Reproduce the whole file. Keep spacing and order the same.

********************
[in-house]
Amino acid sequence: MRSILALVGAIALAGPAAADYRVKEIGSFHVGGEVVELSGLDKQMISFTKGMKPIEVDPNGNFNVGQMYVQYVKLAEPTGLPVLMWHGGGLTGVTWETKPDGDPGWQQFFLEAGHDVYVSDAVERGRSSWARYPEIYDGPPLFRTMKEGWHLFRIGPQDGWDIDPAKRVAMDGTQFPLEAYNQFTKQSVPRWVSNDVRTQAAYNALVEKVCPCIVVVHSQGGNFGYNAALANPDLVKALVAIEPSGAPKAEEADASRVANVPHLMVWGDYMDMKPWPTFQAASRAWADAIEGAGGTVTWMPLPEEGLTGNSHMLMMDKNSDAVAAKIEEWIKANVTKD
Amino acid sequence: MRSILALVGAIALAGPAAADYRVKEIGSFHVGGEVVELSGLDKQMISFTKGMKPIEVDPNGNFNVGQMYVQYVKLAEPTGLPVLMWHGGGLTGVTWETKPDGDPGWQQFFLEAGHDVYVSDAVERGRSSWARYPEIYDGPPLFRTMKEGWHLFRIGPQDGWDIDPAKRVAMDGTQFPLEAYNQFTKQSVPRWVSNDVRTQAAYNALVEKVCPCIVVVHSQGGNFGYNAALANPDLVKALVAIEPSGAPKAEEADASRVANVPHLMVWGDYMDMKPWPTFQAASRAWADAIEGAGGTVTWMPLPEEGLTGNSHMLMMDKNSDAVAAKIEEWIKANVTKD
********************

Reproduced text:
[in-house]
Amino acid sequence: MRSILALVGAIALAGPAAADYRVKEIGSFHVGGEVVELSGLDKQMISFTKGMKPIEVDPNGNFNVGQMYVQYVKLAEPTGLPVLMWHGGGLTGVTWETKPDGDPGWQQFFLEAGHDVYVSDAVERGRSSWARYPEIYDGPPLFRTMKEGWHLFRIGPQDGWDIDPAKRVAMDGTQFPLEAYNQFTKQSVPRWVSNDVRTQAAYNALVEKVCPCIVVVHSQGGNFGYNAALANPDLVKALVAIEPSGAPKAEEADASRVANVPHLMVWGDYMDMKPWPTFQAASRAWADAIEGAGGTVTWMPLPEEGLTGNSHMLMMDKNSDAVAAKIEEWIKANVTKD
Amino acid sequence: MRSILALVGAIALAGPAAADYRVKEIGSFHVGGEVVELSGLDKQMISFTKGMKPIEVDPNGNFNVGQMYVQYVKLAEPTGLPVLMWHGGGLTGVTWETKPDGDPGWQQFFLEAGHDVYVSDAVERGRSSWARYPEIYDGPPLFRTMKEGWHLFRIGPQDGWDIDPAKRVAMDGTQFPLEAYNQFTKQSVPRWVSNDVRTQAAYNALVEKVCPCIVVVHSQGGNFGYNAALANPDLVKALVAIEPSGAPKAEEADASRVANVPHLMVWGDYMDMKPWPTFQAASRAWADAIEGAGGTVTWMPLPEEGLTGNSHMLMMDKNSDAVAAKIEEWIKANVTKD